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Myron richardsonii GRAY, 1849

IUCN Red List - Myron richardsonii - Least Concern, LC

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Higher TaxaHomalopsidae, Colubroidea, Caenophidia, Alethinophidia, Serpentes, Squamata (snakes)
Common NamesE: Richardson’s mangrove snake 
SynonymMyron richardsonii GRAY 1849: 70
Myron Richardsonii — GÜNTHER 1859: 232
Neospades kentii DE VIS 1889
Myron richardsonii — LIDTH DE JEUDE 1911: 279
Myron richardsonii — COGGER 1983: 213
Myron richardsonii — COGGER 2000: 625
Myron richardsonii — MURPHY 2007: 204
Myron richardsonii — MURPHY 2011
Myron richardsonii — MURPHY & VORIS 2014: 30
Myron richardsonii — WALLACH et al. 2014: 467 
DistributionIndonesia (Aru Islands, Irian Jaya), Australia
Australia (Northern Territory, Western Australia)

Type locality: "N.-Western Australia", restricted to Buffalo Creek, Northern Territory, Australia (about 12°40'S and 131°29'E) by MURPHY 2011.  
TypesHolotype: BMNH 1946.1.2.43
Holotype: QM J681, from Cambridge Gulf, W. A. [Neospades kentii]. 
DiagnosisDiagnosis (genus): Head distinct from neck; parietals entire; internasal usually single and separating nasals; loreal present; dorsal scales weekly keeled on posterior of body, and in 19–21 rows at mid body, usually reduced to 17 near the vent; ventrals broad; upper labials 2–3 or 2–4 contact loreal; upper labial 4 enters the orbit; enlarged occipital scales present; three pairs of chin shields present with the middle pair the longest. Note that this genus is gender neutral [from MURPHY 2011]. See MURPHY & VORIS 2014: 30 for an alternative diagnosis.

Diagnosis (species): A Myron with 21 scale rows on the neck and at mid body that are reduced to 17 or 19 rows near the vent; the posterior dorsal scale rows above row 6 are weakly keeled; two preocular scales; upper labials usually number 8 or 9; plate-like occipital scales located on the posterior edge of the parietals; 8 to 10 upper labials; and a dorsal pattern of blotches that number 35 to 48. The presence of 21 scale rows and two preoculars will distinguish it from M. resetari. The 8 to 10 upper labials and blotched pattern will separate it from M. karnsi which is melanistic with narrow yellow crossbands.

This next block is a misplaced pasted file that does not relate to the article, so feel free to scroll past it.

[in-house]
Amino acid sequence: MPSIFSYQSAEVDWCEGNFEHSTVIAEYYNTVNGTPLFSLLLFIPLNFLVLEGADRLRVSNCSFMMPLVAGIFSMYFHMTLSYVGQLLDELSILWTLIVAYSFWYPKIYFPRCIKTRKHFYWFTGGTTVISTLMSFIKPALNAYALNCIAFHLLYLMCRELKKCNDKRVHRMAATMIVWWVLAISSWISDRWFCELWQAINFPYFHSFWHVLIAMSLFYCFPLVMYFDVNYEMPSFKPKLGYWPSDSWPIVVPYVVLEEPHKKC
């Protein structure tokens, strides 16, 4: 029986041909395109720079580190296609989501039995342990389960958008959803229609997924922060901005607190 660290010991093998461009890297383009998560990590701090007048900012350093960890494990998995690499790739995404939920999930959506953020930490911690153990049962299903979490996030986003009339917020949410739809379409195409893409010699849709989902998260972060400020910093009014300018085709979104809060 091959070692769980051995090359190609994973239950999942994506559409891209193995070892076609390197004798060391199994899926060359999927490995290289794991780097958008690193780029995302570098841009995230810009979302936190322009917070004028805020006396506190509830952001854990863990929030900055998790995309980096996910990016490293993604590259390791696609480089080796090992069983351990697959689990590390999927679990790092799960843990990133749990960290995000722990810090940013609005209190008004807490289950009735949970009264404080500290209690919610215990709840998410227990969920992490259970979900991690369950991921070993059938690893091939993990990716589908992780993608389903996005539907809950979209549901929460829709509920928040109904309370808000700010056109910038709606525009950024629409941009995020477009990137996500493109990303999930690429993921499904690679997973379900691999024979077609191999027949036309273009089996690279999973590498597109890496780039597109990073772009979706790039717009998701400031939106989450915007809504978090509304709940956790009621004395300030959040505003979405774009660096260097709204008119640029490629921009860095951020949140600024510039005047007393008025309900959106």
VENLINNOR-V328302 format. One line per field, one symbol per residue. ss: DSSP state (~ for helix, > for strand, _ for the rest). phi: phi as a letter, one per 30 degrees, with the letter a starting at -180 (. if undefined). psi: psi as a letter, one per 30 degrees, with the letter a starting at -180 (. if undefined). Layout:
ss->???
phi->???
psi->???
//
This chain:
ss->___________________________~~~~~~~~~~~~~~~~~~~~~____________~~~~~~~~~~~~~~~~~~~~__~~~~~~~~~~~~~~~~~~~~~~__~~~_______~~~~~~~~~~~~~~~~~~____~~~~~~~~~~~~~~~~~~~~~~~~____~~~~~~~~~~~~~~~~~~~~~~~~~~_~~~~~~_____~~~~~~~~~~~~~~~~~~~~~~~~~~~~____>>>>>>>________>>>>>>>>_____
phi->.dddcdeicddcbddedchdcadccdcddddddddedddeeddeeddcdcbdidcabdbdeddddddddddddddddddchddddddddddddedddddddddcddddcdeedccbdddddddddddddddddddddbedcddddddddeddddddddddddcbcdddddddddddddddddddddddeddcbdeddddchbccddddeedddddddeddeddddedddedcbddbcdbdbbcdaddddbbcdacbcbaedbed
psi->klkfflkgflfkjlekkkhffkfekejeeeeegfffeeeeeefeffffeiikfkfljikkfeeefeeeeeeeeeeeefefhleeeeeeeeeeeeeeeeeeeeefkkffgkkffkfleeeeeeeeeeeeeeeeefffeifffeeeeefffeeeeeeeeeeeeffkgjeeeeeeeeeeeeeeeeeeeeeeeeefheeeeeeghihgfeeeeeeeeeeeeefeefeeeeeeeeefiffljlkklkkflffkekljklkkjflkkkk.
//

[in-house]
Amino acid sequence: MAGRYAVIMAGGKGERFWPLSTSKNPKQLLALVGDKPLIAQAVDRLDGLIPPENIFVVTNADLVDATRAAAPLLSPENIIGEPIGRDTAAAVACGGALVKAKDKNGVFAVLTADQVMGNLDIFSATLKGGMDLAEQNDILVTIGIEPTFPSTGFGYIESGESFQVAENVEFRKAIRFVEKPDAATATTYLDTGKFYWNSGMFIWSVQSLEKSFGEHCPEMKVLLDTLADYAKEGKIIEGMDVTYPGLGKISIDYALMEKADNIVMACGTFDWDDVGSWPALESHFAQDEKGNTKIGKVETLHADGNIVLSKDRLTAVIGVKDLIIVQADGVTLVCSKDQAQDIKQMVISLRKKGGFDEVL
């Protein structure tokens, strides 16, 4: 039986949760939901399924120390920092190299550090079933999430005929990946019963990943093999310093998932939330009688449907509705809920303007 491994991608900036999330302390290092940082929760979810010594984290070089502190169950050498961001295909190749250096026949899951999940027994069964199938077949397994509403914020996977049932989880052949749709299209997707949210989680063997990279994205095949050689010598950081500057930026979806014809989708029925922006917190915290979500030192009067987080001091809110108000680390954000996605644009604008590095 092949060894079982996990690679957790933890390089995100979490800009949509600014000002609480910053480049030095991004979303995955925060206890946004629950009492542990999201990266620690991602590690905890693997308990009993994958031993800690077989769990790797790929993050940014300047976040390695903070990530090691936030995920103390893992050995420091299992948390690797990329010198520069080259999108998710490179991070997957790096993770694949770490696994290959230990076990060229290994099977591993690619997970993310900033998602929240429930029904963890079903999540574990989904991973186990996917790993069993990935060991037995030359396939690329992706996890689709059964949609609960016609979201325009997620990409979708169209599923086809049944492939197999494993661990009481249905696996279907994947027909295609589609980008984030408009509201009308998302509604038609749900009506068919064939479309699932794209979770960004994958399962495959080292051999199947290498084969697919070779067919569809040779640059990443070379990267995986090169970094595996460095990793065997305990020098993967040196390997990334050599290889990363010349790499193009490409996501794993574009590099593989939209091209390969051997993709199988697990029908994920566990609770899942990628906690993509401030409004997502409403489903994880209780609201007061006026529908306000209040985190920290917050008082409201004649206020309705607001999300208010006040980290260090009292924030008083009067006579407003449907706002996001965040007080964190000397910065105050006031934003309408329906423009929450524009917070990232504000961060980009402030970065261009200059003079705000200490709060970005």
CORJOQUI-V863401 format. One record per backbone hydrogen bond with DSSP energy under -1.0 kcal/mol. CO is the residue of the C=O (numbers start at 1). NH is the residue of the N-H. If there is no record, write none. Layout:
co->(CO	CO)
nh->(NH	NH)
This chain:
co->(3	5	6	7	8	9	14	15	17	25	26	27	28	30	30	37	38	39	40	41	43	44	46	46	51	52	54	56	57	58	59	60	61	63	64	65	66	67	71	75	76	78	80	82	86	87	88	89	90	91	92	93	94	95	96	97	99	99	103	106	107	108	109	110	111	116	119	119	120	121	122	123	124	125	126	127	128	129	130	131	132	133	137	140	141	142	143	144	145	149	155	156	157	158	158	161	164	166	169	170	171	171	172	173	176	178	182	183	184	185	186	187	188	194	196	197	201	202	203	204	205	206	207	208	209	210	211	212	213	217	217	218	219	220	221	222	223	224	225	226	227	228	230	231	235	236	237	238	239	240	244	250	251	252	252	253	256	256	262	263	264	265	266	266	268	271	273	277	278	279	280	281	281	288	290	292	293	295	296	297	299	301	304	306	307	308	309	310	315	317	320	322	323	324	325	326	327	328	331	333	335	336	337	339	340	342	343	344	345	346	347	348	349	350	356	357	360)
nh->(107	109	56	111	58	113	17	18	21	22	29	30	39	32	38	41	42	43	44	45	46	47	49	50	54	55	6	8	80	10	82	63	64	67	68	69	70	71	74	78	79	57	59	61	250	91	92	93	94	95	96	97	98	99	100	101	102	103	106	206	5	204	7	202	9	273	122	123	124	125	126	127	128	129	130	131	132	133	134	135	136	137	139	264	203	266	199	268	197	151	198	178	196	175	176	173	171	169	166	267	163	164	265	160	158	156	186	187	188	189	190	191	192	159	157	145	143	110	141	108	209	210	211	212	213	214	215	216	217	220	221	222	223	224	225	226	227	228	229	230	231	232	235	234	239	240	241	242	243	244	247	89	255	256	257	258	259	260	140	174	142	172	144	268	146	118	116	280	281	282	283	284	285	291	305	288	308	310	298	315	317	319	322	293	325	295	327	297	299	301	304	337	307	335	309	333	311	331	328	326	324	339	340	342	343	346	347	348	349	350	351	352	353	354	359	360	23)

Eight males had 131–137 ventrals (x=133.8, sd=1.80) and 33–39 subcaudals (x=35.6, sd=1.76). Six females had 131–139 ventrals (x=135.5, sd=3.62) and five females had 30–34 subcaudals (x= 31.6, sd=1.82). While the ventral counts show no sexual dimorphism, the subcaudal counts based on this limited sample size most likely do.

Key to the Australian species of Myron:
resetari: One preocular scale on each side; fifth supralabial the largest
richardsonii: Two preocular scales on each side; sixth or seventh supralabial the largest (from Cogger 2014: 846).
CommentSynonymy after COGGER 1983.

Habitat: estuarine to marine. This is a sea snake.

Type species: Myron richardsonii GRAY 1849 is the type species of the genus Myron GRAY 1849. 
EtymologyNamed after Sir. J. Richardson, the collector of the holotype. 
  • Cogger, H. G. 2014. Reptiles and Amphibians of Australia, 7th ed. CSIRO Publishing, xxx + 1033 pp. - get paper here
  • Cogger, H.G. 2000. Reptiles and Amphibians of Australia, 6th ed. Ralph Curtis Publishing, Sanibel Island, 808 pp.
  • De Vis, C. W. 1889. List of birds, lizards, and snakes collected at Cambridge Gulf, and descriptions of two new vertebrates in Mr Saville-Kent's collection. Proc. Roy. Soc. Queensland 6: 236-239 [1890 on title page] - get paper here
  • Gray, J. E. 1849. Catalogue of the specimens of snakes in the collection of the British Museum. Edward Newman, London, i-xv; 1-125. - get paper here
  • Günther,A. 1859. On the geographical distribution of reptiles. Ann. Mag. Nat. Hist. (3) 3: 221-237 - get paper here
  • Gyi, Ko Ko 1970. A revision of colubrid snakes of the sub-family Homalopsinae. Univ. Kans. Publs. Mus. Nat. Hist 20 (2): 44-223 - get paper here
  • Lidth DE JEUDE, T.W. VAN 1911. Reptilien (Schlangen). Nova Guinea. Résultats de l’expedition scientifique néerlandaise à la Nouvelle Guinée en 1907 sous les auspices de Dr. H.A. Lorenz 9. Leiden (E. J. Brill), pp. 265-287
  • Murphy, J.C. 2011. THE NOMENCLATURE AND SYSTEMATICS OF SOME AUSTRALASIAN HOMALOPSID SNAKES (SQUAMATA: SERPENTES: HOMALOPSIDAE). Raffles Bulletin of Zoology 2011 59(2): 229–236 - get paper here
  • Murphy, J.C. & Voris, H.K. 2014. A Checklist and Key to the Homalopsid Snakes (Reptilia, Squamata, Serpentes), with the Description of New Genera. FIELDIANA: LIFE AND EARTH SCIENCES (8): 1–43 - get paper here
  • Murphy, John C. 2007. Homalopsid Snakes: Evolution in the Mud. Krieger Publishing, Malabar, Florida, 249 pp.
  • O'Shea,M. 1996. A Guide to the Snakes of Papua New Guinea. Independent Publishing, Port Moresby, xii + 239 pp. - get paper here
  • O’Shea, M. 2018. The Book of Snakes. Ivy Press / Quarto Publishing, London, - get paper here
  • Shine, Richard; Claire Goiran, Catherine Shilton, Shai Meiri, Gregory P Brown 2019. The life aquatic: an association between habitat type and skin thickness in snakes. Biological Journal of the Linnean Society, blz136 - get paper here
  • Somaweera, R. 2009. Snakes of Darwin. Poster, University of Sydney
  • Wallach, Van; Kenneth L. Williams , Jeff Boundy 2014. Snakes of the World: A Catalogue of Living and Extinct Species. [type catalogue] Taylor and Francis, CRC Press, 1237 pp.
  • Wilson, S. & Swan, G. 2010. A complete guide to reptiles of Australia, 3rd ed. Chatswood: New Holland, 558 pp.
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